Rescue workers are busy in the Lebanese capital today, Friday, searching for a possible survivor under the rubble of a destroyed building in Beirut, which is holding its breath waiting for a "miracle", a month after the explosion of the devastating port that plunged the Lebanese into a shock from which they have not yet recovered.

The news of a person being found alive on the afflicted Mar Mikhael Street has revived the hopes of many in a country still under the burden of an unprecedented catastrophe that left 191 people dead and caused more than 6,500 injuries and displaced about 300,000 from their homes.

Official estimates indicate that at least seven remain missing.

Rescue workers searched with their hands in the rubble of a collapsed building in Beirut today, Friday, after spotting signs of life under a hill of rubble despite the passage of a full month after the terrible explosion that wreaked havoc on the capital.

A Reuters witness said that a group of workers had lifted concrete blocks and other parts of the destroyed building in the residential neighborhood of Gemmayzeh after rescuers reported on Thursday that they had detected signs of pulse and breathing.

On Friday morning, civil defense personnel and rescue workers continued their searches under the rubble of a destroyed building on Mar Mikhael Street in Beirut the day after a Chilean search and rescue team, who had recently arrived in Beirut, monitored, through an advanced thermal scanning device, “heartbeats at the place where a trained dog with them found an odor. .

Workers lift stones and rubble with their hands, according to what a photographer at the French Press Agency saw, after two cranes were brought in at night, which removed walls that were threatened with falling.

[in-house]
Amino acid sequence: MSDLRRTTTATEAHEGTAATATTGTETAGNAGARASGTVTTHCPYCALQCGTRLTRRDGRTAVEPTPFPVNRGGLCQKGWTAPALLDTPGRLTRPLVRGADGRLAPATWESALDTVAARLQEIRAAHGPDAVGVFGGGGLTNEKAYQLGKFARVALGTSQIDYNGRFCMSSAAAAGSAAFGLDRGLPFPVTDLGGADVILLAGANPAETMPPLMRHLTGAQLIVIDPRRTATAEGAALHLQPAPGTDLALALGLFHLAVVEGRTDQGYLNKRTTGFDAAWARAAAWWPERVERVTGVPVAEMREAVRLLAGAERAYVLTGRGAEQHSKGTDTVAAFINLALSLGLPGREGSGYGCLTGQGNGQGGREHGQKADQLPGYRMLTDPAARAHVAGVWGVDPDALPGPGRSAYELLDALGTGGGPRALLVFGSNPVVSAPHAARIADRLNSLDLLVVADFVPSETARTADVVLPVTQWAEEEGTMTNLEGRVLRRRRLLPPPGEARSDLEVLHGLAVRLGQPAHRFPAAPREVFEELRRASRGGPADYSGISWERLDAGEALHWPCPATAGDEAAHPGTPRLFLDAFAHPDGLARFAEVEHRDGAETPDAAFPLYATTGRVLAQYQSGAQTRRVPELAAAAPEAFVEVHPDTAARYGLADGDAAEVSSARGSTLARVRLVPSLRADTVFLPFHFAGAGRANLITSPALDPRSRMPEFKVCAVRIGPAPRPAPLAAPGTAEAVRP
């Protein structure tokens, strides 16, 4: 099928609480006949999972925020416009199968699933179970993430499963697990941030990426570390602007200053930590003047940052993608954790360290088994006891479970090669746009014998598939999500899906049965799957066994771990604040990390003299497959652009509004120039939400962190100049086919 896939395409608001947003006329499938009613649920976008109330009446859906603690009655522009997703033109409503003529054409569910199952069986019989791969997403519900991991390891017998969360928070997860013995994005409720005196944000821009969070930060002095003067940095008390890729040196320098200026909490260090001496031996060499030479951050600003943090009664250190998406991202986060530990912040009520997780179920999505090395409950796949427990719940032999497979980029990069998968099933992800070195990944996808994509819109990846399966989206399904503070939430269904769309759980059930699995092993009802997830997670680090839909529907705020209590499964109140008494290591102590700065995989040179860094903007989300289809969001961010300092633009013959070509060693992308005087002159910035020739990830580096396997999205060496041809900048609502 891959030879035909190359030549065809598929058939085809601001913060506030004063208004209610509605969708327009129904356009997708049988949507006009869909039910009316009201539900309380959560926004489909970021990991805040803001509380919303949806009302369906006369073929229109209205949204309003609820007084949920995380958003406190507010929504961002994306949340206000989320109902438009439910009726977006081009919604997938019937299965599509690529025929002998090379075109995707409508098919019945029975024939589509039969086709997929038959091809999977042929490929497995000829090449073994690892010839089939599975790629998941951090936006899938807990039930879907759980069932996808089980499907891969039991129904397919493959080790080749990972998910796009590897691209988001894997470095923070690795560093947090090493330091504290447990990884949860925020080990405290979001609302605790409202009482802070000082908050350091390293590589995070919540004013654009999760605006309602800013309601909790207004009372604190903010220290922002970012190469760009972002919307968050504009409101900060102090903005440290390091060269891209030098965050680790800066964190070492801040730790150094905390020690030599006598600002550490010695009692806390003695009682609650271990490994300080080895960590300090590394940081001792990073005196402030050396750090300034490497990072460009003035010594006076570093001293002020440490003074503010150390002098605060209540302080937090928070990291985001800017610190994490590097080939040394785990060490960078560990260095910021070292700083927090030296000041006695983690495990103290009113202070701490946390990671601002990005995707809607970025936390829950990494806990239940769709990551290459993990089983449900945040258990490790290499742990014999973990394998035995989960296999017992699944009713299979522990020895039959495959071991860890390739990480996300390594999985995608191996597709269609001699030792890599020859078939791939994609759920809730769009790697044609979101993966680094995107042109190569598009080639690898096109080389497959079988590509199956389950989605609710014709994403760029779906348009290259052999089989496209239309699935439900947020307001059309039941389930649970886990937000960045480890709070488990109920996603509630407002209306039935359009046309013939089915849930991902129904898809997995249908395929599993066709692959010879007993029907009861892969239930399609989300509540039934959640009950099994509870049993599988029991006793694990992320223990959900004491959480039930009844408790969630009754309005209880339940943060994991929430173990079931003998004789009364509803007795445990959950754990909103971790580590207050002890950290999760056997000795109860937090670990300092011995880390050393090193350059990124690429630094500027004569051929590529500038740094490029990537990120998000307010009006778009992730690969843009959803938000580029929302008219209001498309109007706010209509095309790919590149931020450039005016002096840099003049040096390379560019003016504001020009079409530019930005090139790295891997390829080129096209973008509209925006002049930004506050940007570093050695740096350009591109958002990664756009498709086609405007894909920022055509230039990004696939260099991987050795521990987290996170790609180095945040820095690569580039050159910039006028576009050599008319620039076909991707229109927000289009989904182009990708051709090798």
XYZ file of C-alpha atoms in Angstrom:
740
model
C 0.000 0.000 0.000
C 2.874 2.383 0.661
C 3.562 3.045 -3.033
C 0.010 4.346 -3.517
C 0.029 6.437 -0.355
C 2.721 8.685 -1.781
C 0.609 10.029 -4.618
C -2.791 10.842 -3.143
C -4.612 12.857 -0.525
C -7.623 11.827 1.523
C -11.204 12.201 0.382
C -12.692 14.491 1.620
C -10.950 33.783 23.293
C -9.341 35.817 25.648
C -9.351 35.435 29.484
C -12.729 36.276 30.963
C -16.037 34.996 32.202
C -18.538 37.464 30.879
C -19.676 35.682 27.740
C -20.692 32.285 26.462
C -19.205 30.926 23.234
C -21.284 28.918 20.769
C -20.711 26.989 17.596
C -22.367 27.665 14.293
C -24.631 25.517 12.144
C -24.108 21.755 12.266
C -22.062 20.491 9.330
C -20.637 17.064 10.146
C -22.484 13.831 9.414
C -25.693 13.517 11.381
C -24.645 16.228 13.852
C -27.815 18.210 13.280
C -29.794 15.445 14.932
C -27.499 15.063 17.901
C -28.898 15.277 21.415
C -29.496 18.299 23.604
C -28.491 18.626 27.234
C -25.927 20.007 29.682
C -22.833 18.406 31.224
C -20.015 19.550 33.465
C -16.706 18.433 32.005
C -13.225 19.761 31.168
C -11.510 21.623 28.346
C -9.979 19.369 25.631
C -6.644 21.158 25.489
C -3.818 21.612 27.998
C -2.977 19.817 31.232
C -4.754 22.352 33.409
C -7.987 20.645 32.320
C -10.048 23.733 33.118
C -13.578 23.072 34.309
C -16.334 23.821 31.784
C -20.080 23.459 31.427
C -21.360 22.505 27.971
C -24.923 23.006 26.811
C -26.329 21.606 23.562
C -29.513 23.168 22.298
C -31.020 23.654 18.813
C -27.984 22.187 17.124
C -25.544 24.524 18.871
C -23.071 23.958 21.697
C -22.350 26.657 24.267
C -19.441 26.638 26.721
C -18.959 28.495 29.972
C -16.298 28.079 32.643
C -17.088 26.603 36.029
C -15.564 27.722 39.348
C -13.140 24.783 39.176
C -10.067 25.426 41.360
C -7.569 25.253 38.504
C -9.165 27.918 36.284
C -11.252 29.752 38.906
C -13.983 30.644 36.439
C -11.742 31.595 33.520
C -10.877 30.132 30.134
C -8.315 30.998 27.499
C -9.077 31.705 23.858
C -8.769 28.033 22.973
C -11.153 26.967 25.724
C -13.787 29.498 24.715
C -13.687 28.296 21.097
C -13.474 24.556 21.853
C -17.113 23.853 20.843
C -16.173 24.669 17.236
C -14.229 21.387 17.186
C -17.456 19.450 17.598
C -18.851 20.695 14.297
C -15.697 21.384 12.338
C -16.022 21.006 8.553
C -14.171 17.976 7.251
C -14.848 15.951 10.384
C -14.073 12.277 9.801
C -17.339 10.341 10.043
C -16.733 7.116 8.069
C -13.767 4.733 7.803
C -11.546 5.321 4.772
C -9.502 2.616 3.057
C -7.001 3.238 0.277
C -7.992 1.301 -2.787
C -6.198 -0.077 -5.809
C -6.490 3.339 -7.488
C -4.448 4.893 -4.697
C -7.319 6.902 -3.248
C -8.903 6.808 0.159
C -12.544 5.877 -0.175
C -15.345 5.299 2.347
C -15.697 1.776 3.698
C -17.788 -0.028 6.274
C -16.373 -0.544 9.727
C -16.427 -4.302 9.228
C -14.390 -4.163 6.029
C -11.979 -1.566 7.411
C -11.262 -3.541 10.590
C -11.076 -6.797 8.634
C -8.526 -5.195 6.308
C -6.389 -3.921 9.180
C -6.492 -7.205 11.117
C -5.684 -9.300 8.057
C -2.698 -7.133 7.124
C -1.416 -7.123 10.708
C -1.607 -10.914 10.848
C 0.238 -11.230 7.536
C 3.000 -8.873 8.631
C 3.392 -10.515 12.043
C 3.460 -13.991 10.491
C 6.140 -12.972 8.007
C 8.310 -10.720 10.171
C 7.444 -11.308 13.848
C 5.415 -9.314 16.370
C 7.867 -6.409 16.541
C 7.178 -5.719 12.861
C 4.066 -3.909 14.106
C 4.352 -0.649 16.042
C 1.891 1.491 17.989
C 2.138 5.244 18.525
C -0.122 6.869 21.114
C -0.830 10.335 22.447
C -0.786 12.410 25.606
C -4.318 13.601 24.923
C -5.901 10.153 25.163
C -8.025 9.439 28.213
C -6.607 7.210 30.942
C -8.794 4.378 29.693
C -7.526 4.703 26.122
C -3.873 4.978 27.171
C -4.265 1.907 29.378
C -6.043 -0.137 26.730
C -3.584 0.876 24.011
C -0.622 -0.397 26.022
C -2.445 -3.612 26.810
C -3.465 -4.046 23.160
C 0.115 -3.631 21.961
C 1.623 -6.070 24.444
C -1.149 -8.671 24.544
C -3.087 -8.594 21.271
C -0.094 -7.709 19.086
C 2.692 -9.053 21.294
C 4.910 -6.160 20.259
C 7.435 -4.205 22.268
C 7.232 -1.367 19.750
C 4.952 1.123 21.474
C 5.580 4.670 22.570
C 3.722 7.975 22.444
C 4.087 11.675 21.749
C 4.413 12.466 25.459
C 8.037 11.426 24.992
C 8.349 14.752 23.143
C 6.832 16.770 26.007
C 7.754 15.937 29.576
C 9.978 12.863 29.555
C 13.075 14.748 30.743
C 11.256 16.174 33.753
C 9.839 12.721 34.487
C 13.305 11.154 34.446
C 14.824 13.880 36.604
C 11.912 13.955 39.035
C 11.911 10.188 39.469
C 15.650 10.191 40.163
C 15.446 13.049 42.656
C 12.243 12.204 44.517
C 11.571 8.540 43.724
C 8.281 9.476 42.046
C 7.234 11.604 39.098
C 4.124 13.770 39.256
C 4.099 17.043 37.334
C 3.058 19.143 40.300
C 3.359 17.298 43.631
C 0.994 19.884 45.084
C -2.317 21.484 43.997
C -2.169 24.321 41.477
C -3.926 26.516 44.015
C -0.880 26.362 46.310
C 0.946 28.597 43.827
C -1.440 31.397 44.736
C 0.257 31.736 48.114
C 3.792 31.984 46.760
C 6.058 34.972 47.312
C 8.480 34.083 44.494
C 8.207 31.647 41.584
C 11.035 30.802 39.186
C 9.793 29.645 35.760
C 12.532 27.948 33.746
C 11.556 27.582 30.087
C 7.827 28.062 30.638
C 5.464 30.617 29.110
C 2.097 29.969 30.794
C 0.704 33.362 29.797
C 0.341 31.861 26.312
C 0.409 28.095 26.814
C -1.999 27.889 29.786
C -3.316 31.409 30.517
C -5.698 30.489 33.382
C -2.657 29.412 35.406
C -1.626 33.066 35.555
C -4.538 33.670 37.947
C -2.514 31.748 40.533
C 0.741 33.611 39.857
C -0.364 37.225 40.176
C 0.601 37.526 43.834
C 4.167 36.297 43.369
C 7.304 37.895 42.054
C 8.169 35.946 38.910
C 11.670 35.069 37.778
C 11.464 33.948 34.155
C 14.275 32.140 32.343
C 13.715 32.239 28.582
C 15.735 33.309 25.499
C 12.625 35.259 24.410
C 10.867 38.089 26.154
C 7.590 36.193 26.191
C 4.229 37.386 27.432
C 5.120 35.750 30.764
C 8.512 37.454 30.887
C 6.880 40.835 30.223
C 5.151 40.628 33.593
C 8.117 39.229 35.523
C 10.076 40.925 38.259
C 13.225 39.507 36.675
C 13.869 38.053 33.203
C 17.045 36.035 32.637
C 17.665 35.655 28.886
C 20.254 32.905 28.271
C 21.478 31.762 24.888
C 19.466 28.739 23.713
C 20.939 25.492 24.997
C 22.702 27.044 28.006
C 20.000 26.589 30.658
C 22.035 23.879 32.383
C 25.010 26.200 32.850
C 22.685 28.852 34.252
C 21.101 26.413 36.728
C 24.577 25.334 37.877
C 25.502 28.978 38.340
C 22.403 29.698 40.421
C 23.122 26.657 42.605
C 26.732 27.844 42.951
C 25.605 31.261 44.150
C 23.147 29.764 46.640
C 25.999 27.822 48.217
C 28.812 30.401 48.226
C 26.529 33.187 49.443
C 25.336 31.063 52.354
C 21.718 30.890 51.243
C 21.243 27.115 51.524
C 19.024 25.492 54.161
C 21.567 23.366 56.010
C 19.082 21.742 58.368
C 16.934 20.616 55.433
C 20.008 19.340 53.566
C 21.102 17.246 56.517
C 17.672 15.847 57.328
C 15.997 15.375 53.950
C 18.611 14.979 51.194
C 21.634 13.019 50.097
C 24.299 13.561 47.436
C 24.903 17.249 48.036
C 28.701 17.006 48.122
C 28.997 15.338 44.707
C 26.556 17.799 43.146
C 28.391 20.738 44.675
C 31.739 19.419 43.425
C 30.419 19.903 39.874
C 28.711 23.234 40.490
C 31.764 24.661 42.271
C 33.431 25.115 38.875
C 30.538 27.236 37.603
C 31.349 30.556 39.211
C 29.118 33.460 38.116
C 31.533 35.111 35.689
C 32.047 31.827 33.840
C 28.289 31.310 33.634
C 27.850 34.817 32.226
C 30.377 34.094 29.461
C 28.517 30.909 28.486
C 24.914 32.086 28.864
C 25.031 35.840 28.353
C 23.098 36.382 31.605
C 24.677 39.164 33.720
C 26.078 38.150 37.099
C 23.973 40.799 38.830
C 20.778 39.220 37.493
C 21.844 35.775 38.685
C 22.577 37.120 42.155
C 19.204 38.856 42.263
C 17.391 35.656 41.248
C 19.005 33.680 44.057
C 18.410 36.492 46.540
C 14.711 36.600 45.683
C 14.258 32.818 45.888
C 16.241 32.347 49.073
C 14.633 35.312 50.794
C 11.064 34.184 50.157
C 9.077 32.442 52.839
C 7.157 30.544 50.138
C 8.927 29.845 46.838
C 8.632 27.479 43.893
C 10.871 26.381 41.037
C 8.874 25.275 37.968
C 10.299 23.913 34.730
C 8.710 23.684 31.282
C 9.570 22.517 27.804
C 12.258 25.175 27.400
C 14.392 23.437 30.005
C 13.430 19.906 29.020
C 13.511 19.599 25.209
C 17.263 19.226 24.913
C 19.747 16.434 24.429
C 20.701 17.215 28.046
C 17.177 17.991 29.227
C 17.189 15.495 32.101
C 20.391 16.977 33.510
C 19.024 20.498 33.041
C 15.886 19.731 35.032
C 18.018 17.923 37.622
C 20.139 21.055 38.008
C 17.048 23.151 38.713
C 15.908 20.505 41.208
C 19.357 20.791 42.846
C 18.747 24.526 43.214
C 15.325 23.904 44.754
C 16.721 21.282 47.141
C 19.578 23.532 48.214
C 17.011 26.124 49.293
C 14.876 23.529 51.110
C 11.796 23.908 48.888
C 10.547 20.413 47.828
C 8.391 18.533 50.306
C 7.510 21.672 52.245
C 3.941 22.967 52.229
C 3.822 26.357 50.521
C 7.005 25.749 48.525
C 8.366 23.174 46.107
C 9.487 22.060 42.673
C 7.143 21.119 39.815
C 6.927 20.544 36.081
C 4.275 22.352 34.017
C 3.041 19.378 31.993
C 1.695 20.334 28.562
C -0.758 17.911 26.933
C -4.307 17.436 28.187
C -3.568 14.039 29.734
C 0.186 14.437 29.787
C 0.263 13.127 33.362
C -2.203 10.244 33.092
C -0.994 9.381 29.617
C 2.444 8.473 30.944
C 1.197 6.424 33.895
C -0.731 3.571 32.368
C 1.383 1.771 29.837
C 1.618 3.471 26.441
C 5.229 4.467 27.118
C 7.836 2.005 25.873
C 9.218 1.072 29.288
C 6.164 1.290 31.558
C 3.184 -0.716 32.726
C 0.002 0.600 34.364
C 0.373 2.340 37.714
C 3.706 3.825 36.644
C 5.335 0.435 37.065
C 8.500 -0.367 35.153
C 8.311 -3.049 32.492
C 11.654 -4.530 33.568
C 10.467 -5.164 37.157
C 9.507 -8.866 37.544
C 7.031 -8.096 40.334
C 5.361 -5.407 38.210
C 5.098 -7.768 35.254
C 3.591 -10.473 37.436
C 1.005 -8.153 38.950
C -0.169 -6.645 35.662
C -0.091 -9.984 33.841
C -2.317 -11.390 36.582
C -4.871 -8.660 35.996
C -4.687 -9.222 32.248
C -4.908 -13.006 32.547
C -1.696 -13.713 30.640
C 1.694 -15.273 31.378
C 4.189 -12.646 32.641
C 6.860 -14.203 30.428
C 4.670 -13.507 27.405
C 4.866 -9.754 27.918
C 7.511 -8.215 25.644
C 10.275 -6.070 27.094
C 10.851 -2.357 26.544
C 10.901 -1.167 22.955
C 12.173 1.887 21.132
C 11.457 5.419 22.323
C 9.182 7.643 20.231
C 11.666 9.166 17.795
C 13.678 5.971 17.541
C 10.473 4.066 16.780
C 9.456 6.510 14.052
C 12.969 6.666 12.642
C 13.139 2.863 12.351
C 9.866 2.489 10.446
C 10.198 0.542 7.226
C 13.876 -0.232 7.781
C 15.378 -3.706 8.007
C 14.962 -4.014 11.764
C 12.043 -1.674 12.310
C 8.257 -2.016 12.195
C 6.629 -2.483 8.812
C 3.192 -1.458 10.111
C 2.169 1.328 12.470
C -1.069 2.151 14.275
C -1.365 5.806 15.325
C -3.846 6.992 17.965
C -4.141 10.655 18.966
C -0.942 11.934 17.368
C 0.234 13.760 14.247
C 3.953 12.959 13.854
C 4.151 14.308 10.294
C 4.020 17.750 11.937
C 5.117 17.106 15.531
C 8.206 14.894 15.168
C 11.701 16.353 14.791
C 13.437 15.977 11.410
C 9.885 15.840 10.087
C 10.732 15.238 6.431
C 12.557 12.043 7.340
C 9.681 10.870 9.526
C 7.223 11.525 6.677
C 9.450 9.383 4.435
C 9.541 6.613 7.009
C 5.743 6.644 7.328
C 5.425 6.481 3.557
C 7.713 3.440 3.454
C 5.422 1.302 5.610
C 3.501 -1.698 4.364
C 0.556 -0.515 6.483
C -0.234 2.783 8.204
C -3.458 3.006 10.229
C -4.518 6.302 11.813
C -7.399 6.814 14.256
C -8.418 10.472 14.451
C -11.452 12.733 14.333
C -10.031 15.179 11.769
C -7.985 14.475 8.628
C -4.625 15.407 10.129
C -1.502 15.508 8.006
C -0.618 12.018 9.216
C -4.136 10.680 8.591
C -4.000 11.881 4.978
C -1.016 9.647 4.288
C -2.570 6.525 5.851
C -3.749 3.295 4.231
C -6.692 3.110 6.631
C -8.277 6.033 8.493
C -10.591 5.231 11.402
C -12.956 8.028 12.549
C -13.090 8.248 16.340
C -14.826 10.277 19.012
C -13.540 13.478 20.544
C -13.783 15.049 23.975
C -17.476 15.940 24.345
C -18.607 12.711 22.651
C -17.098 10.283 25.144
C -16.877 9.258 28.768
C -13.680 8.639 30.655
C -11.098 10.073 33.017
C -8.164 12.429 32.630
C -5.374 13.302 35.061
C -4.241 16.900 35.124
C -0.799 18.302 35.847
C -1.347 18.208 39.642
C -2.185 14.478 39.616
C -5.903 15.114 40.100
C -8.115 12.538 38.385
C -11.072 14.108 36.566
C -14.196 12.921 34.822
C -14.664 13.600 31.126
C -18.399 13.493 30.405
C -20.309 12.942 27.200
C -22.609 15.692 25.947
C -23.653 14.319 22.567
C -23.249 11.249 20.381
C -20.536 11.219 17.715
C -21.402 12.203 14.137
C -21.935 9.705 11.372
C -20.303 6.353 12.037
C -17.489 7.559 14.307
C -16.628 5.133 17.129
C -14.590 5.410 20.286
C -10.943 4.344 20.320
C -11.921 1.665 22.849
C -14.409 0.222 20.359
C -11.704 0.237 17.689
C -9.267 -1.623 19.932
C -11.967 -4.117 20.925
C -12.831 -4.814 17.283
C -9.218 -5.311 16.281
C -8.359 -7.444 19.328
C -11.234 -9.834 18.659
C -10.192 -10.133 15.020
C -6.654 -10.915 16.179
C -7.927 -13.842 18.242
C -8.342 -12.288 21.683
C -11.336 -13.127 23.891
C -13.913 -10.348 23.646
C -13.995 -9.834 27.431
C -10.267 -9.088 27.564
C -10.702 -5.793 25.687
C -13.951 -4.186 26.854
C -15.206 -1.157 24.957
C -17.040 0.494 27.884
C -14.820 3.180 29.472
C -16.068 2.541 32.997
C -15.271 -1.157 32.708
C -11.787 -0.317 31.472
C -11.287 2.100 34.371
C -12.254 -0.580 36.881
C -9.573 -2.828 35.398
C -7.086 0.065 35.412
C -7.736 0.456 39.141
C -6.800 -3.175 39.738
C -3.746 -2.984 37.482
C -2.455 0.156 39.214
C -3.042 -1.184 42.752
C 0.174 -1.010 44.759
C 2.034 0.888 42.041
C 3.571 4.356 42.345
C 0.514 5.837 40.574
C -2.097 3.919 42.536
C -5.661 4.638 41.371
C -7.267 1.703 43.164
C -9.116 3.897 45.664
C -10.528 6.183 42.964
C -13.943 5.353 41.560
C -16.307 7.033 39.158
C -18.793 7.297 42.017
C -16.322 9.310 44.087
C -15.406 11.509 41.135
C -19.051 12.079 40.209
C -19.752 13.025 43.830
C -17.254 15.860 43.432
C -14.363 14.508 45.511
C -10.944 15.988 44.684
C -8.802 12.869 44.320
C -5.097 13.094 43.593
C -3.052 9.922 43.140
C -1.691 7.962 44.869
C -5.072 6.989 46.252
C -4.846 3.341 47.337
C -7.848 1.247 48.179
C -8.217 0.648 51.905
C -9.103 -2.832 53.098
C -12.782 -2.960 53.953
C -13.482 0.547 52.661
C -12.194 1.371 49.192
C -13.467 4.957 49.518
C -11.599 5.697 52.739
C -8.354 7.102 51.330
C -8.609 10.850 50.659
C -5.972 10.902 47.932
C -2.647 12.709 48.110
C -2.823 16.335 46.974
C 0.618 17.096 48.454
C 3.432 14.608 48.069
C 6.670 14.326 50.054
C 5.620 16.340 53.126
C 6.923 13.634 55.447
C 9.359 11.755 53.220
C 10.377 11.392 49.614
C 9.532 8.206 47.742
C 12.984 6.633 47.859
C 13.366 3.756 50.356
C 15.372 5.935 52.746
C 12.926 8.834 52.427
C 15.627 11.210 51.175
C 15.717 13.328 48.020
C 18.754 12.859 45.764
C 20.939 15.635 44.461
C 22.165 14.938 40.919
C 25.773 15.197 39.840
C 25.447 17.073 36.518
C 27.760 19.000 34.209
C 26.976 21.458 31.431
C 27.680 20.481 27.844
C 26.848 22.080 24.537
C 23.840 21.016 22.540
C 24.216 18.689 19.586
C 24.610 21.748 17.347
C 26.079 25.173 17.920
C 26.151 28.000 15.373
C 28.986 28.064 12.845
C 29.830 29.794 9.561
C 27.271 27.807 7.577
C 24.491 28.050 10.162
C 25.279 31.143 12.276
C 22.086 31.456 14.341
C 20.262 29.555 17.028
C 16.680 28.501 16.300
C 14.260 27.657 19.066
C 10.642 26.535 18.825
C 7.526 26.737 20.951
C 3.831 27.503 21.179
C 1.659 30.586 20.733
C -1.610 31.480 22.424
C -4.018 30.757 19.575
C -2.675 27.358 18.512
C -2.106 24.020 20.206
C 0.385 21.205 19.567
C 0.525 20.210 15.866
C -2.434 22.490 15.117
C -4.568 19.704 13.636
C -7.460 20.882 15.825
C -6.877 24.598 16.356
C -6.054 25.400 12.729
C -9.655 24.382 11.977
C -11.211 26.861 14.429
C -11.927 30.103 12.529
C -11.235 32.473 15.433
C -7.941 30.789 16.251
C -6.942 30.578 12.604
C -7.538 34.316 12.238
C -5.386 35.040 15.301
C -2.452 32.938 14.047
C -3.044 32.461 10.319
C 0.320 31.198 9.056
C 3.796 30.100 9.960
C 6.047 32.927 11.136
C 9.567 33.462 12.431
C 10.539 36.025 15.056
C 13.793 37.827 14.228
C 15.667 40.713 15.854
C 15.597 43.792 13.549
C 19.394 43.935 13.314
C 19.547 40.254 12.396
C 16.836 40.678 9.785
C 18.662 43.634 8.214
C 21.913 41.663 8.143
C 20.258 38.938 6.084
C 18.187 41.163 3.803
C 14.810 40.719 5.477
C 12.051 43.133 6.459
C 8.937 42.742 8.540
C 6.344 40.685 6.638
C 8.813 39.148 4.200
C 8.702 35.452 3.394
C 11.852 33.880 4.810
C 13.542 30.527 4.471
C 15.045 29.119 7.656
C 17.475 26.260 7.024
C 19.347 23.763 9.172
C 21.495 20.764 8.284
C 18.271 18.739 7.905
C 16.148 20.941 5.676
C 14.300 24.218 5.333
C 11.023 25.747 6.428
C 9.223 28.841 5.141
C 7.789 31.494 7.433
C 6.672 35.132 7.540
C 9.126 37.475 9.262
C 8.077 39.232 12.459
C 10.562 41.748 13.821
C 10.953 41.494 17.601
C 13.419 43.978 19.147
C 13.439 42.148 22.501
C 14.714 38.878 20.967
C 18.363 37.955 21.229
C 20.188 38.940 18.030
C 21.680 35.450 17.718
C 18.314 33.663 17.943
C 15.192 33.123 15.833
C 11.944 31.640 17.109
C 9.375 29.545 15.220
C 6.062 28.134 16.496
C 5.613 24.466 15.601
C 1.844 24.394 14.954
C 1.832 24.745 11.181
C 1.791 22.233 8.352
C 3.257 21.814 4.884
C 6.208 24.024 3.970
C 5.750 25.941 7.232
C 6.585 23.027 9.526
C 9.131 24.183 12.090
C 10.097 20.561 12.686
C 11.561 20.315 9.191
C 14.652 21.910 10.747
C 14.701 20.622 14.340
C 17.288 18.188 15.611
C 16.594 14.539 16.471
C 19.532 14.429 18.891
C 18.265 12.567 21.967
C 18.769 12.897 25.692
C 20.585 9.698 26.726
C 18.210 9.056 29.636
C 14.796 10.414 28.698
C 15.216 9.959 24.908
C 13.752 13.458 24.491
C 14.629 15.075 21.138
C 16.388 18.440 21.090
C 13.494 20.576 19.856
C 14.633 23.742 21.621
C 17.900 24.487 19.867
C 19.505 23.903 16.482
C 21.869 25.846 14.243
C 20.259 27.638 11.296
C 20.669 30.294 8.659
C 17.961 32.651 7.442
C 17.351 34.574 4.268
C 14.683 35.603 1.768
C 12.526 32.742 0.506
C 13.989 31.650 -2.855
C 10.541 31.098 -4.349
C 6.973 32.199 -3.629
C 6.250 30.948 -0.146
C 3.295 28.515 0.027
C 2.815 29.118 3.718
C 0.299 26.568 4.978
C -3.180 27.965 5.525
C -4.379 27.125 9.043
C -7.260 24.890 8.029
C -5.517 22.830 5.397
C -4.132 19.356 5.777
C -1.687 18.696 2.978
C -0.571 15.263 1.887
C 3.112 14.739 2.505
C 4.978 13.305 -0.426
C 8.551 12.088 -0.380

"We have been working since the night hours without stopping, we have removed rubble, but we have not reached a conclusion yet," the director of operations in the Civil Defense, George Abu Musa, told the French press.

"After removing the large rubble, we conducted a new survey to monitor the heartbeat or breath, and the survey showed a low rate ... seven per minute," after it had previously recorded a rate that ranged, Nicolas Saadeh, who works for an organization that handles coordination between the Chilean research team and civil defense, told France Press. Between "16 to 18" per minute.

Rescue workers are trying, according to Saadeh, "to find a tunnel ... that allows one of the members of the Chilean team to enter and search for any survivors or dead bodies."

According to residents of the neighborhood, the building, which housed on its ground floor a bar, turned into a heap of rubble as a result of the August 4 explosion, which made searches require high skills and accuracy.

Residents gathered in a nearby area hoping to find survivors, while some expressed frustration that insufficient efforts had been made before to find survivors.

One of them asked how many people could have been saved, "If there was a state and rescue operations ready to act?"